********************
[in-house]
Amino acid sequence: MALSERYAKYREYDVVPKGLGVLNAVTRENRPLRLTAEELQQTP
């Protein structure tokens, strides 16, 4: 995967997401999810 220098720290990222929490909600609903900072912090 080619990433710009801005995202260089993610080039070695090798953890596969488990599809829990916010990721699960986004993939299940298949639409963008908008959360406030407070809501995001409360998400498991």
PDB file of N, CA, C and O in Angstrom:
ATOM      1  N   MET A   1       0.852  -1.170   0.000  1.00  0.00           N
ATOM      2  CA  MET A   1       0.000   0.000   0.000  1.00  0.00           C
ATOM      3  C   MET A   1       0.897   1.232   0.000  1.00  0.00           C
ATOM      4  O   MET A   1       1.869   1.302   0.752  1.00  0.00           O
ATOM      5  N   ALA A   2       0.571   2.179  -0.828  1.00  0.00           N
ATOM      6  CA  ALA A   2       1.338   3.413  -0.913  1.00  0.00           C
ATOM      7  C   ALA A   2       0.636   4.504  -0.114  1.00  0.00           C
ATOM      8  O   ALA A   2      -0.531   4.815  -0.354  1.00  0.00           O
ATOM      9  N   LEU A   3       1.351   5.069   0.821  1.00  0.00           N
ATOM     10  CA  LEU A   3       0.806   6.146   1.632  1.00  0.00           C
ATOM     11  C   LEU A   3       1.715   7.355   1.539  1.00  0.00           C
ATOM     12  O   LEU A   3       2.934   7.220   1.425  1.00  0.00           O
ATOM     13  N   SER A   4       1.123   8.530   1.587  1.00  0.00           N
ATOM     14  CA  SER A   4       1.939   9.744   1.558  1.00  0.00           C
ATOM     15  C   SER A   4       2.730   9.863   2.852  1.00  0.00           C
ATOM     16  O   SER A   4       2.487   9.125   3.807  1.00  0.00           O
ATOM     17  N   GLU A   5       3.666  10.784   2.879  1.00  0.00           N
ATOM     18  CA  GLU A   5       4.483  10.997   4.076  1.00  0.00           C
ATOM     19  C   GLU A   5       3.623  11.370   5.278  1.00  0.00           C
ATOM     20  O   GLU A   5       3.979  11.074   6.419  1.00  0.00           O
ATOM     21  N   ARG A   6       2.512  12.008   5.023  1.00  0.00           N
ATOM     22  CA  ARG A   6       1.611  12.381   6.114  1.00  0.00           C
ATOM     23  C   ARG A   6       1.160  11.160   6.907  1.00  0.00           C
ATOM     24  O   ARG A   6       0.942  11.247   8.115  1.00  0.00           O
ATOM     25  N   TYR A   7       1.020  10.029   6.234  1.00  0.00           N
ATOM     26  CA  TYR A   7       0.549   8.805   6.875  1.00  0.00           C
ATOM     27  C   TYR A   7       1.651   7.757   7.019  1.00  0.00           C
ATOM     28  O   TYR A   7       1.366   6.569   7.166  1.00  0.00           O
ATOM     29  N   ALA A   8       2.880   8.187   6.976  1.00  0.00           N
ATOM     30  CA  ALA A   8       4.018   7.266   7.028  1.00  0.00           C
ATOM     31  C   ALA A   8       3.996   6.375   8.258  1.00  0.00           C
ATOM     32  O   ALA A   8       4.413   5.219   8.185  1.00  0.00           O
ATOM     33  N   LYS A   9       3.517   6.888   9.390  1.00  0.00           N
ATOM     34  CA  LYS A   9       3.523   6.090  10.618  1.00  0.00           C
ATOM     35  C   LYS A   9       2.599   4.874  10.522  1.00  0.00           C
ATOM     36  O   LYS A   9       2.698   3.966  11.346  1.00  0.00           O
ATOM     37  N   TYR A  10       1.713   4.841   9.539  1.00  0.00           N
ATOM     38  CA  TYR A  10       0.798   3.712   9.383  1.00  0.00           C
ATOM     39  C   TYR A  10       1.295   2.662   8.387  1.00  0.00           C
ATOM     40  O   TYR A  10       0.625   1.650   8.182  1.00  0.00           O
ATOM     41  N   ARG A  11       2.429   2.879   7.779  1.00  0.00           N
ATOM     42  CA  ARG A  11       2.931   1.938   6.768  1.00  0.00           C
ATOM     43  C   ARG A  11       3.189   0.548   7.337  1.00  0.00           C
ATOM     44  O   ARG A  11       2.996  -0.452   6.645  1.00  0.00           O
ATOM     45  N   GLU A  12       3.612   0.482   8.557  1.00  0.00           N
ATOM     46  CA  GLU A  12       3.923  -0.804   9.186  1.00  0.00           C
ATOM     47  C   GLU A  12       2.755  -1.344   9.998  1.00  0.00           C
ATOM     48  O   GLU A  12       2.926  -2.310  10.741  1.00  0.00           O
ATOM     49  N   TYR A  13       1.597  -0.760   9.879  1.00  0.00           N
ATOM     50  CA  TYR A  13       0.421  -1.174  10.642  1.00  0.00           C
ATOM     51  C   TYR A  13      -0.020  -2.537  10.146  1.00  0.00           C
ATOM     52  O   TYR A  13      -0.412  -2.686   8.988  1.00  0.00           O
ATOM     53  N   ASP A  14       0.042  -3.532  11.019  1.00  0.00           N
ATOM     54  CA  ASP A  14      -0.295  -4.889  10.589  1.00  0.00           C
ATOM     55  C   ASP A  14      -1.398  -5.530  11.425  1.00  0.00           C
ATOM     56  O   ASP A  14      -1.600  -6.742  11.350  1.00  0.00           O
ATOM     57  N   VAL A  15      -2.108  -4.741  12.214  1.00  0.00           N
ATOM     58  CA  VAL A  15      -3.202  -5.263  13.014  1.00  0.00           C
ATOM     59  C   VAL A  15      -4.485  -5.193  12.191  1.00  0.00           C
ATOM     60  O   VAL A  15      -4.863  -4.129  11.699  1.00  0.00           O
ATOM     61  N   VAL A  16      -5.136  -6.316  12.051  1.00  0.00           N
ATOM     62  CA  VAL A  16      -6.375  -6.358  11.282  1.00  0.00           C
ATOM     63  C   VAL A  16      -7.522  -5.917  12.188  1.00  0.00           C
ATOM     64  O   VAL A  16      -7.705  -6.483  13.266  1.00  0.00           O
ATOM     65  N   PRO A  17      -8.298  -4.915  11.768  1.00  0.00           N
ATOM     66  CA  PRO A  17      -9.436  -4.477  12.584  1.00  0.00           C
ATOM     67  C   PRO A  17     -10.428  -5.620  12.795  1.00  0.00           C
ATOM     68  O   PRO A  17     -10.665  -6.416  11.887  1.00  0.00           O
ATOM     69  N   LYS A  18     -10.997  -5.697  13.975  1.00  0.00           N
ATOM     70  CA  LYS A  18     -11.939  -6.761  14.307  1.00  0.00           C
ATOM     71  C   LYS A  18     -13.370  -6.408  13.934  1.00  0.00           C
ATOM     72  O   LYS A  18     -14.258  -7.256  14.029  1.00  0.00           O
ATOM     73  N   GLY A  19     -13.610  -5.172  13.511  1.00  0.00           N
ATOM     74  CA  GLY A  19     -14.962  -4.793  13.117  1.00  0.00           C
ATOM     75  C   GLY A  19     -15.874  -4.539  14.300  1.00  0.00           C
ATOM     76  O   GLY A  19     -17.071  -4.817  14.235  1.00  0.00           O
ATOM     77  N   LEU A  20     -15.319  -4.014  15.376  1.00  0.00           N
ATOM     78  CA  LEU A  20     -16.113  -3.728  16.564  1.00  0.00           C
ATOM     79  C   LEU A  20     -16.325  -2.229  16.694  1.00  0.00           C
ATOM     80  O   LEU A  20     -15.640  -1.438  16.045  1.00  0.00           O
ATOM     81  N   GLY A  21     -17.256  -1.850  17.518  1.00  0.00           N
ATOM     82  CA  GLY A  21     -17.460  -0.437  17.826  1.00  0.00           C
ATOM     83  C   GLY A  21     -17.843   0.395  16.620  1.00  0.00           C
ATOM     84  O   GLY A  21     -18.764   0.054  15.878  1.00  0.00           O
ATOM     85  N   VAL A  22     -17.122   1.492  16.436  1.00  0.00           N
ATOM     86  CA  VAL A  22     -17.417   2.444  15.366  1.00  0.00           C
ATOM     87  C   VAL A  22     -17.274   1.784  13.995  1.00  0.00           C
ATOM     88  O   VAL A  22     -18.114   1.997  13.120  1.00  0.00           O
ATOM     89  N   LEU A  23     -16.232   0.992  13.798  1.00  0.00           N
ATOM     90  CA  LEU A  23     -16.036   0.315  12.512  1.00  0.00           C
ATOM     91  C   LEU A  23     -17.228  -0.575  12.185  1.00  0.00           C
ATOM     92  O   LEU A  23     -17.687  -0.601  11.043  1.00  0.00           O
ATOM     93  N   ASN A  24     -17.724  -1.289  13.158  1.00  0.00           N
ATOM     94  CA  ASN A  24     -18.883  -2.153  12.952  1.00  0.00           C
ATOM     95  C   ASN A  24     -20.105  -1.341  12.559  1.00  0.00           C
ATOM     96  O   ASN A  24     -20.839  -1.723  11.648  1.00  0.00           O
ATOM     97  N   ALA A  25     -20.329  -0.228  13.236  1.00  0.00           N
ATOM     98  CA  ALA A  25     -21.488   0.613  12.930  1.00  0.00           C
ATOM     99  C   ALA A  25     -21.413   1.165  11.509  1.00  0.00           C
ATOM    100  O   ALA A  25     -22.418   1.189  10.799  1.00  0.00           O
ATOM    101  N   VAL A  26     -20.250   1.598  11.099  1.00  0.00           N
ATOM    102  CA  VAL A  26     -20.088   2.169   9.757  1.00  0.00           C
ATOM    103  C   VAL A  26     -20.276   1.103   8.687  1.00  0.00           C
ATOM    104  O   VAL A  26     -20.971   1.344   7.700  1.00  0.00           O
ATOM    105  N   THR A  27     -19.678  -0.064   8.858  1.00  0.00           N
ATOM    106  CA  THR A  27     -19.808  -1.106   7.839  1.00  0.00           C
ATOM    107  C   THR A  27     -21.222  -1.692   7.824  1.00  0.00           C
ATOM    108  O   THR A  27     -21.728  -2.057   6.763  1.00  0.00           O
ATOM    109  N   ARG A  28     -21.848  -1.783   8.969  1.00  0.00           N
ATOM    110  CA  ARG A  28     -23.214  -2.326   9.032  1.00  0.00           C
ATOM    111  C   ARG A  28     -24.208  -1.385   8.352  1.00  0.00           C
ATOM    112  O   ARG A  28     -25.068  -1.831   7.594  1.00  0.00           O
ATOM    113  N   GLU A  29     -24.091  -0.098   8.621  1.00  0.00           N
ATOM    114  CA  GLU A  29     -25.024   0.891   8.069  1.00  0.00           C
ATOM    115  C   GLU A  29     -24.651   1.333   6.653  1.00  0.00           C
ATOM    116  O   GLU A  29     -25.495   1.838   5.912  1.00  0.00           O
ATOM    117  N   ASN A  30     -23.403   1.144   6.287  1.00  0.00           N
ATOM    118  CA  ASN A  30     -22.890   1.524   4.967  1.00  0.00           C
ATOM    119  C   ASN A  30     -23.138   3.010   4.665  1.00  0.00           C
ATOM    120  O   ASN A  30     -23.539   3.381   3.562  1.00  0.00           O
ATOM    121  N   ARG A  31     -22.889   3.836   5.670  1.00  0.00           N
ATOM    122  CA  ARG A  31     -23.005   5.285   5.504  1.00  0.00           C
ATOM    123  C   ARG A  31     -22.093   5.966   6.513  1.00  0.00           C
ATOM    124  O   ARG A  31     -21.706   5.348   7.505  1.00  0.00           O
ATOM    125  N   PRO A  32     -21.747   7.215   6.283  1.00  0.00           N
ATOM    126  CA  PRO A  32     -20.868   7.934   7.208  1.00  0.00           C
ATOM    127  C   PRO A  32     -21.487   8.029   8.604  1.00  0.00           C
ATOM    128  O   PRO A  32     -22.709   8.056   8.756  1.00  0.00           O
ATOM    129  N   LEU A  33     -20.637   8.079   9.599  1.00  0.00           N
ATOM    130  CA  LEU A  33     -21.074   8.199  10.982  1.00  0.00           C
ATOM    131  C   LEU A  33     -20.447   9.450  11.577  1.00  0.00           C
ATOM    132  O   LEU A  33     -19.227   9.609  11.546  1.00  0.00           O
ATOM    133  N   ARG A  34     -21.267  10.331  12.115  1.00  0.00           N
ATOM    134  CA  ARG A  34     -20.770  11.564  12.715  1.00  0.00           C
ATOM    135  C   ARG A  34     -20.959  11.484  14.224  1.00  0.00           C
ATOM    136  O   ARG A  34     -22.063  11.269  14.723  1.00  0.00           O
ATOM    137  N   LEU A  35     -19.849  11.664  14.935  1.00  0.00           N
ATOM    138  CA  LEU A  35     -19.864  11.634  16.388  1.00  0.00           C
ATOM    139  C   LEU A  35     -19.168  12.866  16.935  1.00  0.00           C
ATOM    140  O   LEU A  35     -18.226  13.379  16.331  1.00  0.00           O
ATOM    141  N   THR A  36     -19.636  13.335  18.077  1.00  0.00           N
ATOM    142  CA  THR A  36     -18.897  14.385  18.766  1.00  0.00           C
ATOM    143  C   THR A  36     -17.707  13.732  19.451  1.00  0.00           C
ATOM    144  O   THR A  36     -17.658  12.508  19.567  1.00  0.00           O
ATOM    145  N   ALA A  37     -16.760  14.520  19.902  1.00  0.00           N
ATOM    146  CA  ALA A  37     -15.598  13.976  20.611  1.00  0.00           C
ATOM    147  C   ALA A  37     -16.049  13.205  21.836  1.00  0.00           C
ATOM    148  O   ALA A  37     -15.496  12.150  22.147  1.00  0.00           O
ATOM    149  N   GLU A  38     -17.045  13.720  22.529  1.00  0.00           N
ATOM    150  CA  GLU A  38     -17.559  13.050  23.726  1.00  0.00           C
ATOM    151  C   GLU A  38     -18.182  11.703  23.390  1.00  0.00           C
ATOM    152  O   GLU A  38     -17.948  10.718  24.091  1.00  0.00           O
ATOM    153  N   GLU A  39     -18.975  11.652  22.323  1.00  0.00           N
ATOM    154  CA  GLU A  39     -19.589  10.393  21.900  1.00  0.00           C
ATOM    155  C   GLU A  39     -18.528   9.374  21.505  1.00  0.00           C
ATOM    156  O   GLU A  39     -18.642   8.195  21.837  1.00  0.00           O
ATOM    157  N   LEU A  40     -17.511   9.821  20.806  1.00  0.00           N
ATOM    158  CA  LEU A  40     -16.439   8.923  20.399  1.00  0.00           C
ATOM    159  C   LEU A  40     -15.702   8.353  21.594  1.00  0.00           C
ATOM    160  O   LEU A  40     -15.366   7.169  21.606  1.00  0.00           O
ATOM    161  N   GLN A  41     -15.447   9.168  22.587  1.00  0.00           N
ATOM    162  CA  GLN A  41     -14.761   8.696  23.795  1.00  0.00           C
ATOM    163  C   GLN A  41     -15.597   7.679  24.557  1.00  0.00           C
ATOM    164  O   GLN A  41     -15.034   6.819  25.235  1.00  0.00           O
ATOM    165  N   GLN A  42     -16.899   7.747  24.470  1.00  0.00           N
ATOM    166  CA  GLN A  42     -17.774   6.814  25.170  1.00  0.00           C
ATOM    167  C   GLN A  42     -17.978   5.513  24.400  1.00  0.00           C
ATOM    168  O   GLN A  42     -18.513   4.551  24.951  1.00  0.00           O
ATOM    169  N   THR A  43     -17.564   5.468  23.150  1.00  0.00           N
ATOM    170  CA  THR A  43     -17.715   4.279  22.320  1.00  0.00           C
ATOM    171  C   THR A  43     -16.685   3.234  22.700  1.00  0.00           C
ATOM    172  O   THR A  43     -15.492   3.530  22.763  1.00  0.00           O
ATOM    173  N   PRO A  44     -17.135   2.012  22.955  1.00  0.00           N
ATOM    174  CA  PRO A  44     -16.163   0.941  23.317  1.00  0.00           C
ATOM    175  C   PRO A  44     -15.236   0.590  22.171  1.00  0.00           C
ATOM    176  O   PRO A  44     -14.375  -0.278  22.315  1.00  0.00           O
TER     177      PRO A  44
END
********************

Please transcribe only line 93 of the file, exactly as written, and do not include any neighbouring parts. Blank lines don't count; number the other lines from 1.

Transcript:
ATOM     89  N   LEU A  23     -16.232   0.992  13.798  1.00  0.00           N